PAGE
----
In a former job I worked on printed circuit boards that needed to operate in very hostile environments with high voltage.  They were high intensity strobe light control boards for use on tall towers.  We used conformal coating to protect the boards from condensation which would lead to arcing and board failure.  These boards were also exposed to high levels of ozone, the coatings protected the components from that as well.  The boards initially had dip switches to configure board address parameters, we tried the best we could find, with protective covers.  They still failed.  We eventually used jumper wires which were then conformal coated.

These boards were installed in metal enclosures which did have heaters, but given that the enclosures were often enveloped in clouds, rain, snow, sleet, etc. you could expect that some moisture would form inside the enclosures.  Thus the need for the conformal coatings.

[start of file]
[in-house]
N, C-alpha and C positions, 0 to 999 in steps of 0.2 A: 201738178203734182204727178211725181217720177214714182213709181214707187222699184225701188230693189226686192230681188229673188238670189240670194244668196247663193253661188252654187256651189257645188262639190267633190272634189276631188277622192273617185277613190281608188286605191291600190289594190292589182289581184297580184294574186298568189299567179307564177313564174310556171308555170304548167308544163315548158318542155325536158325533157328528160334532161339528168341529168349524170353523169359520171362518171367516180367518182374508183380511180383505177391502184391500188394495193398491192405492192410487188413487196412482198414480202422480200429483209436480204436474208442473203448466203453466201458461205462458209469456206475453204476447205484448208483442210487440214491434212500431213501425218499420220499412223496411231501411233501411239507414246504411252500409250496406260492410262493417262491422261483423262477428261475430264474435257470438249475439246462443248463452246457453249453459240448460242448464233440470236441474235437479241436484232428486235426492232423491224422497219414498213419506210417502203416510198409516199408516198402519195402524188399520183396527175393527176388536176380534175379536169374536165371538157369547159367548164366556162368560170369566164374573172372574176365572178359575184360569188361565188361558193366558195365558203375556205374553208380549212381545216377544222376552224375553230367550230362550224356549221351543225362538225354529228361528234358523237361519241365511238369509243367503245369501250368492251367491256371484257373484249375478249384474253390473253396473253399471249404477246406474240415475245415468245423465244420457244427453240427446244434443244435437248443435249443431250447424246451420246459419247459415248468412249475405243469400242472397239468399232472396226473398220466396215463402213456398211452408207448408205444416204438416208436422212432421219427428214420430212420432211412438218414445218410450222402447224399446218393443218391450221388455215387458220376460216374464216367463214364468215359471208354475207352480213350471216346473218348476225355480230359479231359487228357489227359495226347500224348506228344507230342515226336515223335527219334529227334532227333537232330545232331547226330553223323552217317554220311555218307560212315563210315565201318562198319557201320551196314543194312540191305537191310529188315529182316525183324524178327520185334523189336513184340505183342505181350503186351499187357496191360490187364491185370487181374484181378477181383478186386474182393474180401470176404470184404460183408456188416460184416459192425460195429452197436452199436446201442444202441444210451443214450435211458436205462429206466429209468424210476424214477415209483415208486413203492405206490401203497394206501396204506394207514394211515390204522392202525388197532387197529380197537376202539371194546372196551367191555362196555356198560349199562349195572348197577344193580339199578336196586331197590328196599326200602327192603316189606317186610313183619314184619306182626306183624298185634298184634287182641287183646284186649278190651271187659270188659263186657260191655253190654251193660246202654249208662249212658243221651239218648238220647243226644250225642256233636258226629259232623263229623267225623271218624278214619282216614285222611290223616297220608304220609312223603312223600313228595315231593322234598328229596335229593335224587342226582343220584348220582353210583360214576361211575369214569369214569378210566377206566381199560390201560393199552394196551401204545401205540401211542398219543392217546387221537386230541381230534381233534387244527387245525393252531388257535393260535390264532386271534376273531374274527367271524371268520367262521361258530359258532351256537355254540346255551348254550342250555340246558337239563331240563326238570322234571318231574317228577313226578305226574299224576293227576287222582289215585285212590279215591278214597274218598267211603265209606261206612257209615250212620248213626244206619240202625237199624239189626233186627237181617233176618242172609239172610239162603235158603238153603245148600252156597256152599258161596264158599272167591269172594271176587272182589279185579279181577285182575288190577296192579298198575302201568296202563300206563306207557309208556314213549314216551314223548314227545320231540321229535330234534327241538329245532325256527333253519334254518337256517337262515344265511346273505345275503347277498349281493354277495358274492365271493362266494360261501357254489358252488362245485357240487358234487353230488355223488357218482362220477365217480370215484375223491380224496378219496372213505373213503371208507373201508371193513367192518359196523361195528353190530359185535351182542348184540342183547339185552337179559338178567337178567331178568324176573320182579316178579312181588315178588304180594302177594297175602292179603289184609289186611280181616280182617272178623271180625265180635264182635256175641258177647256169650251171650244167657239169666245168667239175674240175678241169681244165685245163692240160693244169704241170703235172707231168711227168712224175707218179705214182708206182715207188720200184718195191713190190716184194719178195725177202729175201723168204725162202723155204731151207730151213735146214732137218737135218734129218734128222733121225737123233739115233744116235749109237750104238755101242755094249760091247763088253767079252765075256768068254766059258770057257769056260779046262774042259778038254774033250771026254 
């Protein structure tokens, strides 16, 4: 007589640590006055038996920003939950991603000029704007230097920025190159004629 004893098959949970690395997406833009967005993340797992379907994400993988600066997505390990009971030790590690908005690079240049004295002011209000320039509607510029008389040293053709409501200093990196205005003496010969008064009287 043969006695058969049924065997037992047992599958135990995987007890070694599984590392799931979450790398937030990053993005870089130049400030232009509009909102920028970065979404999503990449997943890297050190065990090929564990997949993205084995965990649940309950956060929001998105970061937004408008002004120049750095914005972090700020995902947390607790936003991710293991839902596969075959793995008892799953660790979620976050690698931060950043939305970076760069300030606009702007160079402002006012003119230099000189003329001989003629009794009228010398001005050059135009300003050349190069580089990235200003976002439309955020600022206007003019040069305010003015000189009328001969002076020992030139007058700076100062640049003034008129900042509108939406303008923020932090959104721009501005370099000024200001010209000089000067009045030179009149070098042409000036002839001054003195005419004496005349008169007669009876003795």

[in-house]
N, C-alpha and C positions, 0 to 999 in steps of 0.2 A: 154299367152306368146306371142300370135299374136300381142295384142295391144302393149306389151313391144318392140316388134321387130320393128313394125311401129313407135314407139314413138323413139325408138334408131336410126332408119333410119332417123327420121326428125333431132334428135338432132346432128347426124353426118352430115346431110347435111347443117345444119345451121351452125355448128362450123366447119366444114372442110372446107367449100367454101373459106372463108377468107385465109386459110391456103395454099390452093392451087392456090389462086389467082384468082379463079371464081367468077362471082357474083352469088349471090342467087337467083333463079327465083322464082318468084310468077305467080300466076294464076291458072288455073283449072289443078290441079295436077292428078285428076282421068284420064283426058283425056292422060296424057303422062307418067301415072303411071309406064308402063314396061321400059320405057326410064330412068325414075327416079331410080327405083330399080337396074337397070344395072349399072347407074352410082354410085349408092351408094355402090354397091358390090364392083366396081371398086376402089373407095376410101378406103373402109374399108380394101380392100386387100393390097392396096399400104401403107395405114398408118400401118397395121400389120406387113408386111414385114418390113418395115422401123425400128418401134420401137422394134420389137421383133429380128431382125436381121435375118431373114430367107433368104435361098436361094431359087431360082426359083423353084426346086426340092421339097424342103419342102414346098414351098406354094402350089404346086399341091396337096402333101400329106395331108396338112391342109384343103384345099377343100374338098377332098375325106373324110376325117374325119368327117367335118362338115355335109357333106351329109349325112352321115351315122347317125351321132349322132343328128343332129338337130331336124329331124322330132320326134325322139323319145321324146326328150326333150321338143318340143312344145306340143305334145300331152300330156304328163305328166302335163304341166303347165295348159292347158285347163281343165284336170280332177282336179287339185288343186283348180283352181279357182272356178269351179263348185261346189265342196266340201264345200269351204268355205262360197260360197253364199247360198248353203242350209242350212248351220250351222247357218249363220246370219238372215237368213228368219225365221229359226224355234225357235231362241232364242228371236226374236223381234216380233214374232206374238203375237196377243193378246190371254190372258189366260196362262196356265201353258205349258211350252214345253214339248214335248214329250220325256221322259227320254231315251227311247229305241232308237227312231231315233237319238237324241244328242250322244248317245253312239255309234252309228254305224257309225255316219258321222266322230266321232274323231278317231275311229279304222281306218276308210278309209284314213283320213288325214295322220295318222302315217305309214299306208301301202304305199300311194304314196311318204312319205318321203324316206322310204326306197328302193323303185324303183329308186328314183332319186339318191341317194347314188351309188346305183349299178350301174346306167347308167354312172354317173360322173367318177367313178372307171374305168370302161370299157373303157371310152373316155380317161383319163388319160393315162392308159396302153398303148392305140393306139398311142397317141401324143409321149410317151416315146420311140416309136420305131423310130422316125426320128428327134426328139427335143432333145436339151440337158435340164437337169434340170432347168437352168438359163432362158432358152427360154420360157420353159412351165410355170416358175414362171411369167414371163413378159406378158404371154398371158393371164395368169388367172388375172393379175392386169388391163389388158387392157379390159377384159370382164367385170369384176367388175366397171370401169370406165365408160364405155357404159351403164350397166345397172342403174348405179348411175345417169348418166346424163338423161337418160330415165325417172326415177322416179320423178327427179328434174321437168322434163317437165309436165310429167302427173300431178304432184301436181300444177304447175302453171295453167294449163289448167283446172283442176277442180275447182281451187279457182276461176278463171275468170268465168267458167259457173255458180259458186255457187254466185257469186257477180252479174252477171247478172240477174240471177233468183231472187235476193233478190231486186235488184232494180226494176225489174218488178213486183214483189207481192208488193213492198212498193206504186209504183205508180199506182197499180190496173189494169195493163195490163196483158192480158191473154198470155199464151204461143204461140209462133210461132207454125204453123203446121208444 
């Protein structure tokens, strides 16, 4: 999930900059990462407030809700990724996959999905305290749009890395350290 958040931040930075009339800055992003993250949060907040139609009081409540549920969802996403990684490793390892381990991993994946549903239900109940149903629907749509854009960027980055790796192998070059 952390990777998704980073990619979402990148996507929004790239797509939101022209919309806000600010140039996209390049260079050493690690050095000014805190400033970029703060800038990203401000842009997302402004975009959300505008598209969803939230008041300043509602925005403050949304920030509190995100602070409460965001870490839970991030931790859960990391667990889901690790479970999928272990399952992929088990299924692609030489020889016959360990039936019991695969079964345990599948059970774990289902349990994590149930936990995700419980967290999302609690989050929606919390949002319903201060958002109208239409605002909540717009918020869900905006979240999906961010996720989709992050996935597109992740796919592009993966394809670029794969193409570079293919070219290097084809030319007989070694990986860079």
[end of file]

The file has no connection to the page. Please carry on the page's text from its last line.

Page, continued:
As for the pot on the stepper drivers, you have identified a weak point from a reliability standpoint.  This likely would be just fine inside a 3D printer in an office environment, but not so good in harsh environments.  If this pot gets noisy, it could lead to intermittent drive failures where not enough current is supplied to the motors, or worse yet, too much and the motors are permanently damaged.

Some drivers can be configured to ignore the pot setting.  Another solution for those with soldering skills on SMT boards would be to remove the pot and replace it with two resistors which are selected to provide the same voltage at the "wiper" connection as the pot did, then conformally coat the entire lot.